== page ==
The Reflection

Yesterday, I killed a spider in the upstairs bathroom. It had spun a web between the medicine cabinet and a corner, the walls papered in an antique map of the world. I have no idea what kind it was or how it found its way into my home. It was just there, patient in a centered existence, waiting for food to fly by.

I squashed it with a strand of toilet paper gripped between my thumb and forefinger. I felt its body flatten, succumb. Then, I dropped it in the clear toilet water and left it floating on the surface rolled in fetal spider form. I didn’t think about it or my actions. I didn’t flush, either. My only passing thought was about Doug and his allergic reactions to spider bites.

This morning, I listened to country singer Alison Krause sing Jubilee. I replayed that song over twenty times, listened in tears, listened in pain, just listened until the words flowed through my bloodstream. I cried over Wild Ones and what the National officers did to me. I cried over the lose of friendships. I cried over the loss of my dreams. I cried over perceived betrayals by people I categorized as family, people I cared and fought for in the same intense way I do for my biological family. I played that tune for over two hours.

Later, as I towel-dried my hair while bent at the waist, it occurred to me that I’m no different than the people I condemn for destroying and not protecting the Niagara Gorge Rim. I condemned them for not understanding the value of ecological protection, the revitalization benefits that could be gained ecologically, economically, socially, and atheistically. I judged them, found them wanting, viewed them as uninformed and ignorant of a greater sense: Nature. Purpose. Place. Biological Integrity. The Bigger Picture. And, what those words mean. I pulled the towel off my tousled hair, added a styling, straightening mousse, and saw myself, a reflection in the mirror.

I could have protected the spider. I didn’t. I could have transplanted it, could have made a different choice, could have recognized the spider’s value and moved it outside. I didn’t. I regret my arrogance, my actions. I am flushed at my ignorance, my self-importance.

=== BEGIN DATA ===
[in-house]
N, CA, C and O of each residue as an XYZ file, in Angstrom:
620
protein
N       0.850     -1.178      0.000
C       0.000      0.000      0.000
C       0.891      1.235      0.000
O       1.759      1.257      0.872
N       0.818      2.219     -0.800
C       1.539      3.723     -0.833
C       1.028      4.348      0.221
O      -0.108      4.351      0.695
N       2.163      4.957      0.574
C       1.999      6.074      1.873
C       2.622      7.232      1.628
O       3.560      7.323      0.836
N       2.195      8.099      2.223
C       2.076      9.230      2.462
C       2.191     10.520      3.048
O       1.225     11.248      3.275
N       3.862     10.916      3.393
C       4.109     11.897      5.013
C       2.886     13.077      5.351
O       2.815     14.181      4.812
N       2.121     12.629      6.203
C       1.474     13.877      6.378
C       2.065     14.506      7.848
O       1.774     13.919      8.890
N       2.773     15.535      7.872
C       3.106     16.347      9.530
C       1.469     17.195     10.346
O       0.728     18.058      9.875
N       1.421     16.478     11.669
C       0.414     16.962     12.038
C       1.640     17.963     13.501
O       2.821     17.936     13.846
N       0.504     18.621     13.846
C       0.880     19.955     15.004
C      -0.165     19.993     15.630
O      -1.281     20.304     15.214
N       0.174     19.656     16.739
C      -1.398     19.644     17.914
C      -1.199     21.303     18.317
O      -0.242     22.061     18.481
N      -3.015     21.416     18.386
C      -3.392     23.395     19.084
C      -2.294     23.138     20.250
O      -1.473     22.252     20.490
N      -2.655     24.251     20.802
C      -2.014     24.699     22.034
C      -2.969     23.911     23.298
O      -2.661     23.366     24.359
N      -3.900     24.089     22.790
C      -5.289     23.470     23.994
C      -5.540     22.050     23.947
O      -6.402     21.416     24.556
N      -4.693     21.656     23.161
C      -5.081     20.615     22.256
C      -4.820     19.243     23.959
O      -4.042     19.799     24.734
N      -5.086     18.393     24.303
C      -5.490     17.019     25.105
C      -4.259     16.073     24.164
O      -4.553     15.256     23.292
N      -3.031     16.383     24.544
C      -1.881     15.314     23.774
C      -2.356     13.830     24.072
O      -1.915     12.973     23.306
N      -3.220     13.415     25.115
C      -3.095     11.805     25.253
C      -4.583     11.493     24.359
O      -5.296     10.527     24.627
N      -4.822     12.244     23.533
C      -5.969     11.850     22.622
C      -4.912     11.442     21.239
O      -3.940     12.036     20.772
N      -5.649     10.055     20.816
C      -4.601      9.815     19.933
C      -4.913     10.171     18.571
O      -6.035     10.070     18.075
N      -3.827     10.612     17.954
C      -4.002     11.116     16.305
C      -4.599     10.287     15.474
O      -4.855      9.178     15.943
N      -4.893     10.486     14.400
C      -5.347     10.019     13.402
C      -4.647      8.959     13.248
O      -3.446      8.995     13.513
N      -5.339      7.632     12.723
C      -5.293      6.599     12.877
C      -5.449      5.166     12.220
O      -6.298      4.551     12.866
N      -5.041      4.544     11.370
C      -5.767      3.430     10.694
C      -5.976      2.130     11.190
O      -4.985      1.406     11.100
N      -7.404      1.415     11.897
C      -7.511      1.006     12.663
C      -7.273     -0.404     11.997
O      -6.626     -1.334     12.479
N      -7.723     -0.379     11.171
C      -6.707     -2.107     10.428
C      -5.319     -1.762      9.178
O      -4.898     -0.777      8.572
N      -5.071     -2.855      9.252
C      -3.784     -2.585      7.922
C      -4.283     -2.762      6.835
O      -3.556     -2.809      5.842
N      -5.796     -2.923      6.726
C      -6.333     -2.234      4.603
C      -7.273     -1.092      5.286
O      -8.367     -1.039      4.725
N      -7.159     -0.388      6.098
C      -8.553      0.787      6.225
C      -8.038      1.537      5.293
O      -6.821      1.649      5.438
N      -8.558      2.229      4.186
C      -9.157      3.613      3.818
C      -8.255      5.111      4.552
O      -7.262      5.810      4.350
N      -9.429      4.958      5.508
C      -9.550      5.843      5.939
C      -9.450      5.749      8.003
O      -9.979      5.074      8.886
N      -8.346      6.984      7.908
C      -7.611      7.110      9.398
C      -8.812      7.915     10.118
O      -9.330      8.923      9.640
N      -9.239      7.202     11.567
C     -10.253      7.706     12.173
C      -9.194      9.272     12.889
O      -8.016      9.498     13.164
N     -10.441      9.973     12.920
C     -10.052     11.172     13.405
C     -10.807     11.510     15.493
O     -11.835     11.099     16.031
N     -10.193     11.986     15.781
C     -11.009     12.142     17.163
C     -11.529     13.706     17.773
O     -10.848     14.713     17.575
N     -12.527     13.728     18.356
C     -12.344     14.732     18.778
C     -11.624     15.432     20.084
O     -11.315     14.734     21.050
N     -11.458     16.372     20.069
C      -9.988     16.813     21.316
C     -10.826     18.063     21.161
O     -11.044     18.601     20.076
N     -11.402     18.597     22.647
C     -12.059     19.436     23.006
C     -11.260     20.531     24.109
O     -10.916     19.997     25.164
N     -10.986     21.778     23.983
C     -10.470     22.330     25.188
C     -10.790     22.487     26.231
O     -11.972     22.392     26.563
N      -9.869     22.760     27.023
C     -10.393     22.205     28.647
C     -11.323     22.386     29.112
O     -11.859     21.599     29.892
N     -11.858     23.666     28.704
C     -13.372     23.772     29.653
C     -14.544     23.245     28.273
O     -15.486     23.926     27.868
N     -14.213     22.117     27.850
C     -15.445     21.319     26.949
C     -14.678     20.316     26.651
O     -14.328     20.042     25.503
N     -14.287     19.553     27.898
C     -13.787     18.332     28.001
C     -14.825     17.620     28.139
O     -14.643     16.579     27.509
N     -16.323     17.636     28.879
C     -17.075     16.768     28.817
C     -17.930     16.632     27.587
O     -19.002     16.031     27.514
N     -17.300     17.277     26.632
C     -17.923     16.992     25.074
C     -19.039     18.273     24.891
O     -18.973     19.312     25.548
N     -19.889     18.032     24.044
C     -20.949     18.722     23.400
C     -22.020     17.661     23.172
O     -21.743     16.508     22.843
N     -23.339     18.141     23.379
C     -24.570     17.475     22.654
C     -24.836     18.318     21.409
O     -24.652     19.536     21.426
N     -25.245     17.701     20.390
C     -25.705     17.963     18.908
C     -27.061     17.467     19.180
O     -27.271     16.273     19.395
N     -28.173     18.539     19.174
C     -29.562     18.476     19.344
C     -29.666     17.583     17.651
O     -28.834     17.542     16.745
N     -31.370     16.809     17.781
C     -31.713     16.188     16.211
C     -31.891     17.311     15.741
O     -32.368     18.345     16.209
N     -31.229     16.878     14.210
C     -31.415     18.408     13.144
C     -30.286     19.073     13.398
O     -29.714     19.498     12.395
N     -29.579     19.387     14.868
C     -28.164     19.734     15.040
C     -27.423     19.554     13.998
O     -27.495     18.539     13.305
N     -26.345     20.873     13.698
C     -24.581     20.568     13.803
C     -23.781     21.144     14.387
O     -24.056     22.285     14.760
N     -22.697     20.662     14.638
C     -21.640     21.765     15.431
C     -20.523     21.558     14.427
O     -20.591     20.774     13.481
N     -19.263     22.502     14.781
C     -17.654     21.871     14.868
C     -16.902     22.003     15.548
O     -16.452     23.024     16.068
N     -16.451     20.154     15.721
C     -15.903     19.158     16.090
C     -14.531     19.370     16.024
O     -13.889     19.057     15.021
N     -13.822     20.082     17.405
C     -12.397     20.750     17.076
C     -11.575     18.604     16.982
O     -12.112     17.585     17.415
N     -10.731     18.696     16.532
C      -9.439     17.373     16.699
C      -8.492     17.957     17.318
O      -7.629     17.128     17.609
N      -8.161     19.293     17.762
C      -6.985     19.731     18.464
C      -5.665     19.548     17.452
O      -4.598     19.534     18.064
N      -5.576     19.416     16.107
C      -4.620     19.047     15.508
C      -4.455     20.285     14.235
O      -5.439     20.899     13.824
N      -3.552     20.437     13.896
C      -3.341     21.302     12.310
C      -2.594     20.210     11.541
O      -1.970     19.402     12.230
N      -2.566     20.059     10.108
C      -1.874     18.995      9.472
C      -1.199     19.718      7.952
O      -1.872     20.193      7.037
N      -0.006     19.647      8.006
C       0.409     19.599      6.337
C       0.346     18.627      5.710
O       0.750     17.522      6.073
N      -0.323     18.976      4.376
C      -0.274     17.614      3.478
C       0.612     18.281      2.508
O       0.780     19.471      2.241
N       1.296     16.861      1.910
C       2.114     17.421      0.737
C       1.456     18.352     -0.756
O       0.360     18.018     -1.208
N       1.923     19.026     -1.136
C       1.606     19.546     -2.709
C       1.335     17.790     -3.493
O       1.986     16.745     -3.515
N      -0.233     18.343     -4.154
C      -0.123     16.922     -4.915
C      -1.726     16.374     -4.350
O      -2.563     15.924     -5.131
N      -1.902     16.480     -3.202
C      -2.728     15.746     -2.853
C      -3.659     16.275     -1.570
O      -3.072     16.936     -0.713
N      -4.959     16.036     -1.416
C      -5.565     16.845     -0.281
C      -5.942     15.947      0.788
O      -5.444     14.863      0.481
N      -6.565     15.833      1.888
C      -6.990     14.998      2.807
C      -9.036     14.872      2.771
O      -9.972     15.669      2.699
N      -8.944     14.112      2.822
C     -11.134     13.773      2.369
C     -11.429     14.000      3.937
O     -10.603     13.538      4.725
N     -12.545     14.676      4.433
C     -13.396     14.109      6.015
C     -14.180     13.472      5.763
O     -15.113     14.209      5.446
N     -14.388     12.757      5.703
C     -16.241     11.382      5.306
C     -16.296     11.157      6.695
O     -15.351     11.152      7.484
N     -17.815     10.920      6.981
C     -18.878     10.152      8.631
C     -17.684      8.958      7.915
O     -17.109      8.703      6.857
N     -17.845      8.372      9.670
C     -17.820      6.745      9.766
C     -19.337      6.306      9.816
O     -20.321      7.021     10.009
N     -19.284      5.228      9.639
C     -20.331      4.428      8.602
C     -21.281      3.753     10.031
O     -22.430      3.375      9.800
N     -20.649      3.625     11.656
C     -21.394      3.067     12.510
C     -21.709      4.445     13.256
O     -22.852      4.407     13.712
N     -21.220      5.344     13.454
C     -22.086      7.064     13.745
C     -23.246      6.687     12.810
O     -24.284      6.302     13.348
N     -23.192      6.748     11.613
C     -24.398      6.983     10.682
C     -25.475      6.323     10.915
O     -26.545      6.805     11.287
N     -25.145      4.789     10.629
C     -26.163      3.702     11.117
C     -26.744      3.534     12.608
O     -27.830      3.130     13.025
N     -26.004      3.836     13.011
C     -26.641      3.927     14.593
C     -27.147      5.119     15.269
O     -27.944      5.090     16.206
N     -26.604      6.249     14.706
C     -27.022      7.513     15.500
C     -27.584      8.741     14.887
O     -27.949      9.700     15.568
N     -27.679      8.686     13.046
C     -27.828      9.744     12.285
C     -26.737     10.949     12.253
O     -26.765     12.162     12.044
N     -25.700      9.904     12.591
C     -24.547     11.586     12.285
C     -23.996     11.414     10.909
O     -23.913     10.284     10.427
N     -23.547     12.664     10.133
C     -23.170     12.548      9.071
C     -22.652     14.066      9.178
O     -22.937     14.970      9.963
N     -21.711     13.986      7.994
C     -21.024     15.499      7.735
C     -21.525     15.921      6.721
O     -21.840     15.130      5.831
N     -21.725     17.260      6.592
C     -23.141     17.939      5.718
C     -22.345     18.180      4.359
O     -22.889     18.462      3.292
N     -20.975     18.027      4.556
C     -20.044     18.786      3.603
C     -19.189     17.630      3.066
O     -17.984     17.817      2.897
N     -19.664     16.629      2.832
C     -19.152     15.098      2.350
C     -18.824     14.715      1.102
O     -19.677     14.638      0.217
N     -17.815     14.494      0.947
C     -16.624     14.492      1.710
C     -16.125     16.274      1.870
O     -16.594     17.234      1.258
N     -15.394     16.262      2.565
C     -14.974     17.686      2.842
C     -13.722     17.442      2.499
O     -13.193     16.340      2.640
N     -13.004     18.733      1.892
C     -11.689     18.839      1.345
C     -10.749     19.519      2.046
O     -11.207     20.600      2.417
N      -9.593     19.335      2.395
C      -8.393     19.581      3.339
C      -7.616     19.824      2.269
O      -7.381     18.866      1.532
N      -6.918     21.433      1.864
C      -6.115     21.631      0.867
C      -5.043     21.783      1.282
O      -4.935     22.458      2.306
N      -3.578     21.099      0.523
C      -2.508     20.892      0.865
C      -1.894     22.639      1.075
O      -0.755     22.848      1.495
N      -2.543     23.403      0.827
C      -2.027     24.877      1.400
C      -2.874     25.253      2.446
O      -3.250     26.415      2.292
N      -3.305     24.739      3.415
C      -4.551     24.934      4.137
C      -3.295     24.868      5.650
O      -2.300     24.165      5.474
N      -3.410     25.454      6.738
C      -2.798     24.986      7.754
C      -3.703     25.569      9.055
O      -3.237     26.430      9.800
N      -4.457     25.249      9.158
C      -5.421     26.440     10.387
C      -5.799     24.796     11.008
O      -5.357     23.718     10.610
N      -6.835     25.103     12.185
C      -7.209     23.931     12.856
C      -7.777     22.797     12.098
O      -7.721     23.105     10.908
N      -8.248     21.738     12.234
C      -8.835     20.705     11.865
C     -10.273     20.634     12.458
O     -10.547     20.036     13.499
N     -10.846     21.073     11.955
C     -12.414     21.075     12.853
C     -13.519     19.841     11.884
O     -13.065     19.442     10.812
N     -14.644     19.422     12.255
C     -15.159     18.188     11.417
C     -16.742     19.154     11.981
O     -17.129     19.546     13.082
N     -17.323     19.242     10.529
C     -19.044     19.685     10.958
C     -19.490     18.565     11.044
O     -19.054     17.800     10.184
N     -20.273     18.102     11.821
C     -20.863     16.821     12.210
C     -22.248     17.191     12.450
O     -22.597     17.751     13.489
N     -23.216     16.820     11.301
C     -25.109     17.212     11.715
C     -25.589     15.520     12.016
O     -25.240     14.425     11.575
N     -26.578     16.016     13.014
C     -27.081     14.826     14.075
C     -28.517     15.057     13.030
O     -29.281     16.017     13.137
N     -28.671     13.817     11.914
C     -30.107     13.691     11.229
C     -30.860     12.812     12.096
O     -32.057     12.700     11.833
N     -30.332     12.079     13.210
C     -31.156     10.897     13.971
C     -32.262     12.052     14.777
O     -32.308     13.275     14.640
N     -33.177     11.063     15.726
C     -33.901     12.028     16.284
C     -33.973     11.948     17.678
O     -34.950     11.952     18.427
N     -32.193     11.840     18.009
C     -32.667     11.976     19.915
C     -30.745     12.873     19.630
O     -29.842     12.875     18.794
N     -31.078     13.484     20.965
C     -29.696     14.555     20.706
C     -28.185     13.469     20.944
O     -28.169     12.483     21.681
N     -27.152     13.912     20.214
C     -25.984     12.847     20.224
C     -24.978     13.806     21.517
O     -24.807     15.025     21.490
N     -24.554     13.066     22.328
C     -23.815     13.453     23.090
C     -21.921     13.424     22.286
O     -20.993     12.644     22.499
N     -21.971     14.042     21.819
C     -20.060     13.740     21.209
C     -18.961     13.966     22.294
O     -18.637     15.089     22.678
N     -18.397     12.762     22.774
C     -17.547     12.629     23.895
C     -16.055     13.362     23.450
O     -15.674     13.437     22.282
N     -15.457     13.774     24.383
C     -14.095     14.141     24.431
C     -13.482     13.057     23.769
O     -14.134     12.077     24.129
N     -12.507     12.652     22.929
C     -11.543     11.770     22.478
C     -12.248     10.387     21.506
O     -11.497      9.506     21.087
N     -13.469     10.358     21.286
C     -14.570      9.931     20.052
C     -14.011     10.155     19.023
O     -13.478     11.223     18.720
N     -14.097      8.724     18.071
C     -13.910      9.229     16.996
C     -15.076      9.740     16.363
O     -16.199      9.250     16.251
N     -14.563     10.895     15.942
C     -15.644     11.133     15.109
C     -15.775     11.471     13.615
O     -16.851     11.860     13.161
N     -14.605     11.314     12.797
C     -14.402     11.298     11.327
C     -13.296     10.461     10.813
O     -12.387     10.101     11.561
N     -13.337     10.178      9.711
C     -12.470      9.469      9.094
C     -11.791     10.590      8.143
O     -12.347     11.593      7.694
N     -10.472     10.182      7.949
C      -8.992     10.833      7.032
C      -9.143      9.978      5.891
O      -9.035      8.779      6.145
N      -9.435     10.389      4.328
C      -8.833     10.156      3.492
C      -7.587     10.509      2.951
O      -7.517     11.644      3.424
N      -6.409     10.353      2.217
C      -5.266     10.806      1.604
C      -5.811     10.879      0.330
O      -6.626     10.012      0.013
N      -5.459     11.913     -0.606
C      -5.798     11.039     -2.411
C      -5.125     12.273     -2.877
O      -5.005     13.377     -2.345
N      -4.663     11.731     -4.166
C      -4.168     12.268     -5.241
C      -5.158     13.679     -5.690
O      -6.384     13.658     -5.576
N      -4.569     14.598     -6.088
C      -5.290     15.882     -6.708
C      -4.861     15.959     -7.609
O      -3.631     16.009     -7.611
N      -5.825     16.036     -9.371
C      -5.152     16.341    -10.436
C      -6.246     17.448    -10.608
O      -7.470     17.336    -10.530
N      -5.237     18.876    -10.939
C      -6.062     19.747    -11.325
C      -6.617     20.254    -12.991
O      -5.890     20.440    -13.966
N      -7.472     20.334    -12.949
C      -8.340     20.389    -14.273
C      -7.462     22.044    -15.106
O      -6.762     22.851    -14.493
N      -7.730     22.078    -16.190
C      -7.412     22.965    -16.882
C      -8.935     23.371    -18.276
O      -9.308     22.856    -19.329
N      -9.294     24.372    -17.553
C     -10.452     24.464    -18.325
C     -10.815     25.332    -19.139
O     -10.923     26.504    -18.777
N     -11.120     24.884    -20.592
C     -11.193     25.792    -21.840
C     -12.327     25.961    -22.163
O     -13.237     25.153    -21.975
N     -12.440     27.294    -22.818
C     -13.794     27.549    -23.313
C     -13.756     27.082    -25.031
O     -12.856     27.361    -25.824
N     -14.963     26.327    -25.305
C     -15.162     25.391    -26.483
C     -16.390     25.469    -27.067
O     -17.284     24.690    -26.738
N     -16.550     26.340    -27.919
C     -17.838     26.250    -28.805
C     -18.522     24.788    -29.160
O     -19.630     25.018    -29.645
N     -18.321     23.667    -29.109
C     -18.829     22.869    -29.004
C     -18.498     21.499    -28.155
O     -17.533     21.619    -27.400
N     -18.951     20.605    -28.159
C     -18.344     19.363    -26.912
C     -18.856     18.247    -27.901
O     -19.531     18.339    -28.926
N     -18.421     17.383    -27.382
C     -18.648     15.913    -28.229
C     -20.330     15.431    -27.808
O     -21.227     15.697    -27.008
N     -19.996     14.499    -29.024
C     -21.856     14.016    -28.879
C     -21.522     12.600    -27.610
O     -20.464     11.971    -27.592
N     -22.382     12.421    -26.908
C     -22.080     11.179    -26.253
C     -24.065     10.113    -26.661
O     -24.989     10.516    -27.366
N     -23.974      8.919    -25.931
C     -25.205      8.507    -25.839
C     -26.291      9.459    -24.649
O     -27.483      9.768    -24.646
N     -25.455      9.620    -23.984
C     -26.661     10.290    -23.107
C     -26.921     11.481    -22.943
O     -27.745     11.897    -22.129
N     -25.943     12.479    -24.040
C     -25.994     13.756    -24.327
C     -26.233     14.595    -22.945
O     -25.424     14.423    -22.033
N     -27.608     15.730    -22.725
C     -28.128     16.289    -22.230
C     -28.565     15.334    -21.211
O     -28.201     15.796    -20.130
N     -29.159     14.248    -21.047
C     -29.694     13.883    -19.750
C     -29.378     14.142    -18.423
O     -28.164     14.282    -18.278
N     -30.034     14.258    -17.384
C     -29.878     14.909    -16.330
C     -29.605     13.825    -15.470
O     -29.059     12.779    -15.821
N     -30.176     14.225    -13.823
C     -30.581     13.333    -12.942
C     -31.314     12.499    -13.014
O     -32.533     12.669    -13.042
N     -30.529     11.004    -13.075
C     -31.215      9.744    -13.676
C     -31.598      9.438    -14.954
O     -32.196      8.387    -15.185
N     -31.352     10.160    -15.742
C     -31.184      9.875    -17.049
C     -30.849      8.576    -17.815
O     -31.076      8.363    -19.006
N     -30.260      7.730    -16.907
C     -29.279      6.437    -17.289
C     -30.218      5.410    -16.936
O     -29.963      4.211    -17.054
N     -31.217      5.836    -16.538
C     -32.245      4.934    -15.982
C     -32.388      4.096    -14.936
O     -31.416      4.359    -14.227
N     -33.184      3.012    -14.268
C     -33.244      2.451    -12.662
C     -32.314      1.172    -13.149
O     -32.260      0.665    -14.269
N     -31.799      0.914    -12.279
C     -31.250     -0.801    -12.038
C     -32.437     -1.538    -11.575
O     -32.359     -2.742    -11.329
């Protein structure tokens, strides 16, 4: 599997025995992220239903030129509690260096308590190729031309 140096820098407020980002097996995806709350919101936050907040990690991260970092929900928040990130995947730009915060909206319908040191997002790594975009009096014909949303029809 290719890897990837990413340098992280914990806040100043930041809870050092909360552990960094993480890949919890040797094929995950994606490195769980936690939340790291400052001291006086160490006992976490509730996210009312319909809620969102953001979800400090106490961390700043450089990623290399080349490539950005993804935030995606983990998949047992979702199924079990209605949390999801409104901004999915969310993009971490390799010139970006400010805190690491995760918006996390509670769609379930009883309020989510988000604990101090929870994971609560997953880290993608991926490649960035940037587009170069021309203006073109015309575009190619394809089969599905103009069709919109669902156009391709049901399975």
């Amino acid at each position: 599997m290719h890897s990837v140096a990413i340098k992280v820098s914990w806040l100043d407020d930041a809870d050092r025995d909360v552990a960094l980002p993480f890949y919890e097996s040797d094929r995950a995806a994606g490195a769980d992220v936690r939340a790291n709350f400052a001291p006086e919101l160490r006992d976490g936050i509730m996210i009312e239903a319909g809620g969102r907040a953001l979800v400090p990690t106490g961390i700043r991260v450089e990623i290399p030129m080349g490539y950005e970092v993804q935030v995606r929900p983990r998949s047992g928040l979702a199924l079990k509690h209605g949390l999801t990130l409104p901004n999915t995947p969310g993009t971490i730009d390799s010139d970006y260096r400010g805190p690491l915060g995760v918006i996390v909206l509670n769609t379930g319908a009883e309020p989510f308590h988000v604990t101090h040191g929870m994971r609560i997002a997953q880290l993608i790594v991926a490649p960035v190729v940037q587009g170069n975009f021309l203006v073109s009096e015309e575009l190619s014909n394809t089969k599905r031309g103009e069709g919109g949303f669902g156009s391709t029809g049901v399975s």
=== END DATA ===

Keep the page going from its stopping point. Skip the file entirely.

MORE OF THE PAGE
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About fragmentsandthoughts

A one-generation-off-the boat demi-Sicilian.
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8 Responses to The Reflection

  1. Vivienne says:

    Michelle, this is really powerful. When my brother became a Buddhist, and stopped killing insects, even flies, it made me realise how much of the killing that we do is incidental. Something is inconvenient so we kill it. We have pheromone traps for clothes moths in our bedroom as I write this, trapping the males to a slow death. So much of it is about attention, just wondering if we really need to do what we’re about to do. And also about forgiveness, firstly of ourselves for all our failings and errors, because without this, how can we possibly move on to forgive anyone else? Thank you for this.

  2. Dianne says:

    Yes, Michelle, that additional thoughtfulness. I find myself more attuned to it having read pieces that you and Vivienne have written.

  3. Until recently I have shown no mercy to blowflies – the only creature I have been able to kill without any regret. I cannot recall a reason for my sudden change of heart. For a long time I have patiently transferred spiders from the house, telling them that they are really most suited to the outdoors. Now I spare blowflies as well. Thank you for sharing your piece.

  4. woodnymph says:

    I have, to my knowledge, never killed anything. As for insects I capture them and take them outside to deposit them safely on a bush. They have never indicated to me their appreciation but I’m sure that in the scheme of things they are happy to live for yet another day, week, or for whatever natural lifespan they have left. It is my belief that every creature, no matter how large or small has a purpose. It’s not for me to deny them that purpose.

    Vi

  5. Pelican1 says:

    I agree. You need to forgive yourself. This was a teachable moment and you learned a valuable lesson.

  6. Sally says:

    It is a painful but beautiful epiphany. I follow Buddhism (not exclusively) and understand. I must admit to still crossing that line having stomped on a cockroach outside on the concrete just the other night. But the spiders and I have come to terms. I had a talk with them with full intention they would understand and cooperate. I drew a horizontal line high on the wall and told them that crossing that line would indicate they wanted to go outside. But there is one type that doesn’t want to compromise and it bites. When I have the insect vacuum handy I use it. But sometimes I have to defend myself. Thank you for sharing such a tender, if not vulnerable, moment.

  7. imogen88 says:

    A moving piece of writing on the complexity of life.

  8. imogen88 says:

    Love the header, BTW.

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